At the Top of Your Board Agenda
Last week we discussed that boards – although crucial to organisational governance and success – can be frustrating places to serve. One way of addressing this is to take Dr Judith McCormick’s advice from Company Director’s March 2021 edition, and focus board meetings on ‘the organisation’s purpose’.
One of McCormick’s suggestions is to use the board agenda as a ‘strategic pillar’. What does she mean? Here’s an example: we all know boards where regulatory compliance, previous meeting minutes and the minutes of other sub-committees reporting to the board are ‘ticked off’ at the top of the agenda. What this suggests is that these elements – while necessary – are the primary foci of the board. Too often than not, these items eat into quality time and energy at board meetings.
McCormick doesn’t want boards to ignore these issues, but suggests supplementing them with a ‘single page for the front of every board paper that summarises the vision, purpose, values, strategic pillars and core KPIs’ which is then used to ‘calibrate all discussion, decisions and behaviours’ (italics mine). This single-page document becomes a strategic grid used to focus decision making, and shapes the agenda and meeting so they offer real value to the organisation.
This one-page document gives the board a means by which it can determine how much time, and when, the board focuses on issues critical to the organisation. On a practical level, it best utilises the energy of the board members at a meeting – rather than spending time on typos in the previous minutes, for example, it allows the board’s best energy to be devoted to strategy, meeting KPIs and the culture of the organisation, for example.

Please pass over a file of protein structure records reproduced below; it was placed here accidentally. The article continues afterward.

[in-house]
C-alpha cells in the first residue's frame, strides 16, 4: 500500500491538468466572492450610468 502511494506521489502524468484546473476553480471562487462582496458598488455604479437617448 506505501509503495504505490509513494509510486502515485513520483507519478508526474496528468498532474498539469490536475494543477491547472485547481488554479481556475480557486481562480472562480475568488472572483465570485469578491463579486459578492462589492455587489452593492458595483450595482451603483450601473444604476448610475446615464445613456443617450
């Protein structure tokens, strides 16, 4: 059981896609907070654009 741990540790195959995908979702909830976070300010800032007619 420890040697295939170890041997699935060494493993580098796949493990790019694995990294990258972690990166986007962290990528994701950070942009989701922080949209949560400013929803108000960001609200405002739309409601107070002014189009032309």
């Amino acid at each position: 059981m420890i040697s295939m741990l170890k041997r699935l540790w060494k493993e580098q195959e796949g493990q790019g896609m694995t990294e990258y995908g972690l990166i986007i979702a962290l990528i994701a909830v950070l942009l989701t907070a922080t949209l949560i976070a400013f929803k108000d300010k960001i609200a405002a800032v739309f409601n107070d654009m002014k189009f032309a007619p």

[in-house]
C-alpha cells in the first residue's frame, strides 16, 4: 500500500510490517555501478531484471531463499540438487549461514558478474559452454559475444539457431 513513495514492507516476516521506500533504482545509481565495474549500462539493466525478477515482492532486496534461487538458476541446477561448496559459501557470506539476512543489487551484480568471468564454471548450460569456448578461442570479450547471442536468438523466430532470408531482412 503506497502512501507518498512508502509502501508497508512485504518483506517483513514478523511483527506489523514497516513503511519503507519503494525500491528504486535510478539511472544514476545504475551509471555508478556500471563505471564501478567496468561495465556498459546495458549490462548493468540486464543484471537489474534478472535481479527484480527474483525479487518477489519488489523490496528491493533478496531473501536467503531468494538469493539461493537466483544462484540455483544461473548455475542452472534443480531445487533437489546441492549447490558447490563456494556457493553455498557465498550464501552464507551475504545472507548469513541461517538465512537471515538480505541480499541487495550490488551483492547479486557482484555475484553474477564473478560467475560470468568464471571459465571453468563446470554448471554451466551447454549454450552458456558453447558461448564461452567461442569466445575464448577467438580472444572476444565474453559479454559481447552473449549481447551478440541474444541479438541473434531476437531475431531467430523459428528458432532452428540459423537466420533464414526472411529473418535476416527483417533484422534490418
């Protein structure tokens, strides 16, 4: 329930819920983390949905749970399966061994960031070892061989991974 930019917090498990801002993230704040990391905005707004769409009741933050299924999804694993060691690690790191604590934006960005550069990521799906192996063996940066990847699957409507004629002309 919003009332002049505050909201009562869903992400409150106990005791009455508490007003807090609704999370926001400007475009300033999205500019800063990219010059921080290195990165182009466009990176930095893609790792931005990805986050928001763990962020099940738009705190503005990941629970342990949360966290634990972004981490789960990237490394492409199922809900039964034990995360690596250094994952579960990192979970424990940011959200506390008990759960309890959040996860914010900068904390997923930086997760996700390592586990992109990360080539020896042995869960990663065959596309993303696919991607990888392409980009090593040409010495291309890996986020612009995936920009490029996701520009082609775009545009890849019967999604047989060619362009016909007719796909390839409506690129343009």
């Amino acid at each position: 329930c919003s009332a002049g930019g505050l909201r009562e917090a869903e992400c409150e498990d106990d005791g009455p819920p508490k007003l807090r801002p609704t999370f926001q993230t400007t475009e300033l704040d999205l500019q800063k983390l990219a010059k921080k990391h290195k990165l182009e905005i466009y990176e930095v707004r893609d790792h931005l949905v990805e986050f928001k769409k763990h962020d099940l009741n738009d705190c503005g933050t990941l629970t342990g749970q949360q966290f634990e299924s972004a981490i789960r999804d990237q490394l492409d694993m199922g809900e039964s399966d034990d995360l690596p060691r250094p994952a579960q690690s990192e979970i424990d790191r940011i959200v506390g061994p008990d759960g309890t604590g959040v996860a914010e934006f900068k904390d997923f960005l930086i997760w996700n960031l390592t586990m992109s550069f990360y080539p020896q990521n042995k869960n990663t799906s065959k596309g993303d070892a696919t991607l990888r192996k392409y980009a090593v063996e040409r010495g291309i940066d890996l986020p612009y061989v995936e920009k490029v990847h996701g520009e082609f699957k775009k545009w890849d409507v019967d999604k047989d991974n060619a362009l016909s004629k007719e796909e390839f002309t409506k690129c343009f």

McCormick also offers advice on what is brought to the meeting: ‘Frame reports around, “what does the board need to know?” – succinct, concise and restricted in length’. If the board knows its purpose, then reports to the board need to fit that purpose. ‘Good decision making relies on receiving quality (not quantity) insights and open, honest communication.’ Many of us would welcome such reports to our board meetings.
So, here’s a few questions to conclude this week’s blog:
1. What’s at the top of your board agenda?
2. What’s the primary focus of your board?
3. Have you got a one-page document that can serve as a focal point for your board?
4. What does your board ‘need to know’?
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